Don’t serve your fat kid less of anything, or, conversely, make them eat if they don’t want to.

    Don’t comment on how much they eat, period, unless you see evidence of some major problem.

    Be aware of what the other kids in the house are saying about bodies. My parents didn’t slam on fat people, but my elder sister (who was very much a role model for my attitudes, because she was cool and tall and blonde and thin) did, and that did a lot of damage.

    Talk about fat people you see in the media, talk about thin people, and talk about what advertising tries to sell us. Teach your kid to see lies from an early age.

    Have fat friends that don’t diet, if you can manage that.

    Don’t diet. It models dysfunctional behavior for your kids. My eight-year-old nephew was trying to diet because that’s all his mother ever did, and he was really upset that he gained weight after eating an eight-year-old-sized Thanksgiving dinner (i.e. HUGE). OMFG, did I give someone an earful over that.

    Do you really need a bathroom scale when you have kids? I don’t know. If you don’t, though, then don’t have one.

    If you have a skinny kid and a fat kid, make sure they understand that it’s NOT a competiton.

    Never start or end any sentence with the words “You have such a pretty face,” unless it is about THEIR FACE, and not the rest of them.

    Buy your kid nice clothes that fit properly. If you have shitty taste, admit it and press-gang someone with taste into helping your kid shop so that she doesn’t get made fun of at school for being dressed hideously AND fat. The kid doesn’t have to dress mainstream, but the kid should dress with deliberate style, and the clothes should be quality. You never want your kid to feel like she doesn’t deserve nice things just because she’s got a big ass.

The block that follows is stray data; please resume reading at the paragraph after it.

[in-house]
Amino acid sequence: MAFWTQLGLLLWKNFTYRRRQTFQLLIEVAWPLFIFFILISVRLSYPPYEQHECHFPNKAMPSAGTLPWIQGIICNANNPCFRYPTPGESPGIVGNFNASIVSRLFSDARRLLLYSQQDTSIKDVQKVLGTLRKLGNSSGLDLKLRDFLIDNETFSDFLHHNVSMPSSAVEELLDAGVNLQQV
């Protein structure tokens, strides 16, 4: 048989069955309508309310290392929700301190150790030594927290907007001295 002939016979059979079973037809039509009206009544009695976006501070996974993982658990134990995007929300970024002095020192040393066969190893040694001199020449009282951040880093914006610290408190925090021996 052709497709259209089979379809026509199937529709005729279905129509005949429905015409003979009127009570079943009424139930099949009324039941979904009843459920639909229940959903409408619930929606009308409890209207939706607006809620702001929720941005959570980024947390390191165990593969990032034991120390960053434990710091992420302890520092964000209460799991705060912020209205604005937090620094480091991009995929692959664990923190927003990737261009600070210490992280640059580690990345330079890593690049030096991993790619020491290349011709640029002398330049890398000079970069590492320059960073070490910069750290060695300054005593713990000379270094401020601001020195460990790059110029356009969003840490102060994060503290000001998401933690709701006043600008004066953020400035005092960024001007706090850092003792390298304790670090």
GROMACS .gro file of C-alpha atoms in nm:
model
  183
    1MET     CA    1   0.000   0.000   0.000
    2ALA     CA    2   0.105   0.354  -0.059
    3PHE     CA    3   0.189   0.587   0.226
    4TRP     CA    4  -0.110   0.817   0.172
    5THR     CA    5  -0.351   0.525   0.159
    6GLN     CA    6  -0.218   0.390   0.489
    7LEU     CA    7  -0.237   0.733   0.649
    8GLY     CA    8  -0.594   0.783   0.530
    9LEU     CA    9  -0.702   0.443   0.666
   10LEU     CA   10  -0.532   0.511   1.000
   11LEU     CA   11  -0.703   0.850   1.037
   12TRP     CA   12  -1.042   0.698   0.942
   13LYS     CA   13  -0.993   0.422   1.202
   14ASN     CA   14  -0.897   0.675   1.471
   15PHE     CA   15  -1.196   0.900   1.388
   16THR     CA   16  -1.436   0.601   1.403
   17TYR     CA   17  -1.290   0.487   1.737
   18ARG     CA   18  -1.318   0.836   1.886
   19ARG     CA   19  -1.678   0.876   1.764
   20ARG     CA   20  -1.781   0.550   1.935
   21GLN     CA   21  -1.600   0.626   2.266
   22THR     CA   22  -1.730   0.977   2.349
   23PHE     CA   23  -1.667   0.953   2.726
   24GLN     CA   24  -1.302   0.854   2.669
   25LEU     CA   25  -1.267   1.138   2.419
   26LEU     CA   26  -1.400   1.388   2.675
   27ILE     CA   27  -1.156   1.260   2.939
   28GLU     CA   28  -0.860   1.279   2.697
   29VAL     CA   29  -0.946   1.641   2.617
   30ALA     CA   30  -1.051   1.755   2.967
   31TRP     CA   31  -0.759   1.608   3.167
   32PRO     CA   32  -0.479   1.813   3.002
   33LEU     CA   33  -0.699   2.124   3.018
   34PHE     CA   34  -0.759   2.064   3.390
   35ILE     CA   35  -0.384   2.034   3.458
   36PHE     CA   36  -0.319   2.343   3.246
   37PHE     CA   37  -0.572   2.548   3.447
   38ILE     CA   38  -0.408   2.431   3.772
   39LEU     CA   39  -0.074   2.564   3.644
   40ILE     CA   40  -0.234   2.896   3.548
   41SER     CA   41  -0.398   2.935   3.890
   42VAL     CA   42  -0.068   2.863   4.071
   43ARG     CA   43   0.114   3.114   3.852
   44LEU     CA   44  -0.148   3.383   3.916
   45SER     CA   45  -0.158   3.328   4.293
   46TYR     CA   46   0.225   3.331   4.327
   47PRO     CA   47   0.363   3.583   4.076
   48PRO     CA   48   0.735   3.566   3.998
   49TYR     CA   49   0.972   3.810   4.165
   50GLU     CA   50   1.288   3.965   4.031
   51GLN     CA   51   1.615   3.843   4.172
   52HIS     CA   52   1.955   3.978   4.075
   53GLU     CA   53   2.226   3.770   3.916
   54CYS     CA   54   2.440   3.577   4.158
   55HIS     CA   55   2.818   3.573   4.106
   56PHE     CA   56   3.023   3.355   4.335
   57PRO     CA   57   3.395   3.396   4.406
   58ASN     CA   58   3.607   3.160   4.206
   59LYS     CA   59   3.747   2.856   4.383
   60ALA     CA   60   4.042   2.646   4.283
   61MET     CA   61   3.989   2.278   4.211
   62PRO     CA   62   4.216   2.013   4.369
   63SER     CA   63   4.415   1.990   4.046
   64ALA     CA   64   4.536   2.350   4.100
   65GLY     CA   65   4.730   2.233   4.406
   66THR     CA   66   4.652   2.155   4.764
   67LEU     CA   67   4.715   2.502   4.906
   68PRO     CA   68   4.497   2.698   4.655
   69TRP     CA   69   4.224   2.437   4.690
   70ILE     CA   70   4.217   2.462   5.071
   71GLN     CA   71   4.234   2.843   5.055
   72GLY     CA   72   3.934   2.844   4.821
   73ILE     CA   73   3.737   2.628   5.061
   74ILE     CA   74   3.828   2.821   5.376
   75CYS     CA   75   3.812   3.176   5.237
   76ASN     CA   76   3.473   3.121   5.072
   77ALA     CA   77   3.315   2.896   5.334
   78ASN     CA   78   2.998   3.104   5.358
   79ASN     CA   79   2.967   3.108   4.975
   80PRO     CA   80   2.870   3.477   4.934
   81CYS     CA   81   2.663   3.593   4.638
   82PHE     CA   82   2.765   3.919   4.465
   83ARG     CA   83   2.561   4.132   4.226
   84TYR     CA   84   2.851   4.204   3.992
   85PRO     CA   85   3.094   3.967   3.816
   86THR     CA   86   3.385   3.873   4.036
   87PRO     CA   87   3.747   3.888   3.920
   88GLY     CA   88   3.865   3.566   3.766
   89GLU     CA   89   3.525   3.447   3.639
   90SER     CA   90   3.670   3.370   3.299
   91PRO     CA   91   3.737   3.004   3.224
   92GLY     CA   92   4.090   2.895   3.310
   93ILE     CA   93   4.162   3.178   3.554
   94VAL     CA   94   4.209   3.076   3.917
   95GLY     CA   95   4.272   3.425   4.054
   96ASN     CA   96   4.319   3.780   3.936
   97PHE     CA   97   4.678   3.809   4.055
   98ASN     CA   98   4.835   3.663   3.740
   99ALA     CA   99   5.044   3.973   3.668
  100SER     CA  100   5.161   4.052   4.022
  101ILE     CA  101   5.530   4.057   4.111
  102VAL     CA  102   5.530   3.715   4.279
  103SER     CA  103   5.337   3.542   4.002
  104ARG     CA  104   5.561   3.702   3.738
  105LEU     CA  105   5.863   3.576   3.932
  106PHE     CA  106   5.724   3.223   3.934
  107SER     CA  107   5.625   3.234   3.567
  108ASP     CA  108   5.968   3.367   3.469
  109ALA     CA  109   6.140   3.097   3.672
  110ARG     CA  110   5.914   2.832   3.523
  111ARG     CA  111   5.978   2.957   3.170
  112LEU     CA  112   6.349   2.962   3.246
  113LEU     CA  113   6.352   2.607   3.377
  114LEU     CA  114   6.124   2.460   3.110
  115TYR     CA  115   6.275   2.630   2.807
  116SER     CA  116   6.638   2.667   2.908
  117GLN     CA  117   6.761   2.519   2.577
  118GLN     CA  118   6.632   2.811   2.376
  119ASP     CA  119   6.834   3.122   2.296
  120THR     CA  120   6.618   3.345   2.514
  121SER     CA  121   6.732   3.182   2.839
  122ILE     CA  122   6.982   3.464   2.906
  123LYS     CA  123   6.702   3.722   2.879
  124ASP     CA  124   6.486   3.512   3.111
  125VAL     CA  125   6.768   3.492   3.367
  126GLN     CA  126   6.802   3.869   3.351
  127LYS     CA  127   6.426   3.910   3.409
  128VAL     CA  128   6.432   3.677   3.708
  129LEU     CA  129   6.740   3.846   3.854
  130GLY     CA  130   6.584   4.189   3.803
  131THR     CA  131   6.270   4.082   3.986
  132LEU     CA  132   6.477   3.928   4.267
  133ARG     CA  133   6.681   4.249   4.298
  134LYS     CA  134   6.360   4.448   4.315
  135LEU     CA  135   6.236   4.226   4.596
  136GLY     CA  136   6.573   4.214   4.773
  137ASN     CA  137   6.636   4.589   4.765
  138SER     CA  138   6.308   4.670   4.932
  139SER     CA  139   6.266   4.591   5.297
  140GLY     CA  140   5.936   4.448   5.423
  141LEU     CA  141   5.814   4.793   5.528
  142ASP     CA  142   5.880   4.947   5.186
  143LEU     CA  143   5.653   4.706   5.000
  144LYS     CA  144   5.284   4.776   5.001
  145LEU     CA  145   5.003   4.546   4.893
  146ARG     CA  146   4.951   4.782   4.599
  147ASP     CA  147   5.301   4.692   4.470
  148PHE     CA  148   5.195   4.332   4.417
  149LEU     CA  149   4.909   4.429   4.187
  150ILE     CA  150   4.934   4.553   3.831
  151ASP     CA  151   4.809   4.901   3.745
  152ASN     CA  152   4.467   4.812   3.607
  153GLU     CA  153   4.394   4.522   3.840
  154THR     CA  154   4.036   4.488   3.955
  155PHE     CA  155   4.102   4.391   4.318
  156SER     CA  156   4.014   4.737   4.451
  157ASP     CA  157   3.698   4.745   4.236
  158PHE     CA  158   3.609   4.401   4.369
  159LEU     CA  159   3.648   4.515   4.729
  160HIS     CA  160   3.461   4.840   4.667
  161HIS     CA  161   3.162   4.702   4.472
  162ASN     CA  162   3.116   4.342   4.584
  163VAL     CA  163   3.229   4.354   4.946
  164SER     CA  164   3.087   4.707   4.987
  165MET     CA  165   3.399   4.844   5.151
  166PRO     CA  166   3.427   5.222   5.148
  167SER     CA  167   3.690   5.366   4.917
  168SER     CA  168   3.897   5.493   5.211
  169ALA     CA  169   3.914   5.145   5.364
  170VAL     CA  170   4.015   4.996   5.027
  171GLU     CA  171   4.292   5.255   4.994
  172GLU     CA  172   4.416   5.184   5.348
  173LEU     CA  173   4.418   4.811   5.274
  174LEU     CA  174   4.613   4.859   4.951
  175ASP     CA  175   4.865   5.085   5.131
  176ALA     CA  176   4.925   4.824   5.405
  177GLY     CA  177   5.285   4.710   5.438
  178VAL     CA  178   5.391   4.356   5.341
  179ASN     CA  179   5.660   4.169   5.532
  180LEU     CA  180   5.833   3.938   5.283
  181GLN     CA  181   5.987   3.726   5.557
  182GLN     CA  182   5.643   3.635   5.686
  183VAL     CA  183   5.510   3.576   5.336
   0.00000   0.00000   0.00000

When your pre-teen/teen cries about never being able to get a date, please explain to her that as awful and lonely as it can seem, it is not the end of the world, and plenty of people don’t date until they are much older. If she thinks it’s because she’s fat, please don’t tell her she’s probably right. At the same time, don’t dismiss how painful this phase is for a child. PLEASE.

    Teach your fat kid that she doesn’t have to date the first person who is interested because there will NEVER! BE! ANOTHER! CHANCE! EVER! Teach her that just because she is fat, she does not have to take “whatever she can get.” Teach her to hold out for the awesome, because there is awesome waiting. You don’t want a chunky teenager fruitlessly trying to screw her way to self-esteem. Trust me on that one.

    Teach your kids that fat bodies aren’t scary or gross or smelly. I suggest having a fat cat to snuggle. That helps me immensely even today.

    I’m out of steam, but that’s what I suggest.

  54. Whoever (I think there were quite a few of you!) was talking about grandparents…. I think the best idea is just to outright ban them from talking about food to your kids.

    I was the older skinny one, my sister was the younger chubby one. So *obviously*, my Gran just had to point this out.
    And try to force-feed me, and tell my sister that she’d had enough when she was clearly still hungry. (We used to swap plates sometimes, but still. Not nice.)

    My mum claims that if I ever have kids, she’ll take them out for the day, get them high on sugar and then return them to me, cackling with glee. I’m dreading the thought, but at least I know she won’t push crazy eating messages…

  55. Hannah Darling, yes. All of it.